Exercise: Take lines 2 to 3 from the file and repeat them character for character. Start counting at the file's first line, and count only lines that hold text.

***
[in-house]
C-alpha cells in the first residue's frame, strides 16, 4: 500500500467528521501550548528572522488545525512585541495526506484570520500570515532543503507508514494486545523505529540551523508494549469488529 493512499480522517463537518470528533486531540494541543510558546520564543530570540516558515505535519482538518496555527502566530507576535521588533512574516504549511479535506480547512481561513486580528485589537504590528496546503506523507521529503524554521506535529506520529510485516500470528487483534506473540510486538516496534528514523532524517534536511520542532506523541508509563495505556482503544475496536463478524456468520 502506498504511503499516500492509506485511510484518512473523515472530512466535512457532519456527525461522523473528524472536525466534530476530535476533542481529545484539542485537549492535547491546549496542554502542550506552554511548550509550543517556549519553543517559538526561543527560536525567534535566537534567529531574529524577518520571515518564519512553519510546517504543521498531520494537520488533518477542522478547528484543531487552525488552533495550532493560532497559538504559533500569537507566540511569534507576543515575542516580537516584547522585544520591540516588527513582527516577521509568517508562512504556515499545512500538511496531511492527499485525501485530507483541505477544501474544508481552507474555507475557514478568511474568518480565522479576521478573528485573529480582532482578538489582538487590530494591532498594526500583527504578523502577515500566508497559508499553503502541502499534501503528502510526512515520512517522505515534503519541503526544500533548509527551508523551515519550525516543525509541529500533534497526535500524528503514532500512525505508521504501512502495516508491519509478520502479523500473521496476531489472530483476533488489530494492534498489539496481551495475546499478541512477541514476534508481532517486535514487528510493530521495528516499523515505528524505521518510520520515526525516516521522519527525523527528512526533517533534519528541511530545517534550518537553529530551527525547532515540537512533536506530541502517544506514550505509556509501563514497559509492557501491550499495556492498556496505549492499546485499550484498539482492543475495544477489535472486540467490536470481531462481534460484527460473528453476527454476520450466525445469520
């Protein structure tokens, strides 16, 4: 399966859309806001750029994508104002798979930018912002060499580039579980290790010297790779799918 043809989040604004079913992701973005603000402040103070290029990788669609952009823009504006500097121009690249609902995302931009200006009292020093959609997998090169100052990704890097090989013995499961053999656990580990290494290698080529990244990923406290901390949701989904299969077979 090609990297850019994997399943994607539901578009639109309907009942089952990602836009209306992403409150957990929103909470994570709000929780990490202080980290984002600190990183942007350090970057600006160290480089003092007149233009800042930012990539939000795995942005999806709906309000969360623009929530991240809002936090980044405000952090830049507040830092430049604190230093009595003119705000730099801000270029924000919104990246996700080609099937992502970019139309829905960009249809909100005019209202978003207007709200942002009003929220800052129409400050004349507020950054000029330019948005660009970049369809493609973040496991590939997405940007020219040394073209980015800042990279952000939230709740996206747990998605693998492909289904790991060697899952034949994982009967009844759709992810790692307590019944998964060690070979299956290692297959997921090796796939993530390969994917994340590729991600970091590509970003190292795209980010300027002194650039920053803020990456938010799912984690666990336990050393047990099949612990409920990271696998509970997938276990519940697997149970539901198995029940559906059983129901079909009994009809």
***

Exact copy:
C-alpha cells in the first residue's frame, strides 16, 4: 500500500467528521501550548528572522488545525512585541495526506484570520500570515532543503507508514494486545523505529540551523508494549469488529 493512499480522517463537518470528533486531540494541543510558546520564543530570540516558515505535519482538518496555527502566530507576535521588533512574516504549511479535506480547512481561513486580528485589537504590528496546503506523507521529503524554521506535529506520529510485516500470528487483534506473540510486538516496534528514523532524517534536511520542532506523541508509563495505556482503544475496536463478524456468520 502506498504511503499516500492509506485511510484518512473523515472530512466535512457532519456527525461522523473528524472536525466534530476530535476533542481529545484539542485537549492535547491546549496542554502542550506552554511548550509550543517556549519553543517559538526561543527560536525567534535566537534567529531574529524577518520571515518564519512553519510546517504543521498531520494537520488533518477542522478547528484543531487552525488552533495550532493560532497559538504559533500569537507566540511569534507576543515575542516580537516584547522585544520591540516588527513582527516577521509568517508562512504556515499545512500538511496531511492527499485525501485530507483541505477544501474544508481552507474555507475557514478568511474568518480565522479576521478573528485573529480582532482578538489582538487590530494591532498594526500583527504578523502577515500566508497559508499553503502541502499534501503528502510526512515520512517522505515534503519541503526544500533548509527551508523551515519550525516543525509541529500533534497526535500524528503514532500512525505508521504501512502495516508491519509478520502479523500473521496476531489472530483476533488489530494492534498489539496481551495475546499478541512477541514476534508481532517486535514487528510493530521495528516499523515505528524505521518510520520515526525516516521522519527525523527528512526533517533534519528541511530545517534550518537553529530551527525547532515540537512533536506530541502517544506514550505509556509501563514497559509492557501491550499495556492498556496505549492499546485499550484498539482492543475495544477489535472486540467490536470481531462481534460484527460473528453476527454476520450466525445469520
């Protein structure tokens, strides 16, 4: 399966859309806001750029994508104002798979930018912002060499580039579980290790010297790779799918 043809989040604004079913992701973005603000402040103070290029990788669609952009823009504006500097121009690249609902995302931009200006009292020093959609997998090169100052990704890097090989013995499961053999656990580990290494290698080529990244990923406290901390949701989904299969077979 090609990297850019994997399943994607539901578009639109309907009942089952990602836009209306992403409150957990929103909470994570709000929780990490202080980290984002600190990183942007350090970057600006160290480089003092007149233009800042930012990539939000795995942005999806709906309000969360623009929530991240809002936090980044405000952090830049507040830092430049604190230093009595003119705000730099801000270029924000919104990246996700080609099937992502970019139309829905960009249809909100005019209202978003207007709200942002009003929220800052129409400050004349507020950054000029330019948005660009970049369809493609973040496991590939997405940007020219040394073209980015800042990279952000939230709740996206747990998605693998492909289904790991060697899952034949994982009967009844759709992810790692307590019944998964060690070979299956290692297959997921090796796939993530390969994917994340590729991600970091590509970003190292795209980010300027002194650039920053803020990456938010799912984690666990336990050393047990099949612990409920990271696998509970997938276990519940697997149970539901198995029940559906059983129901079909009994009809």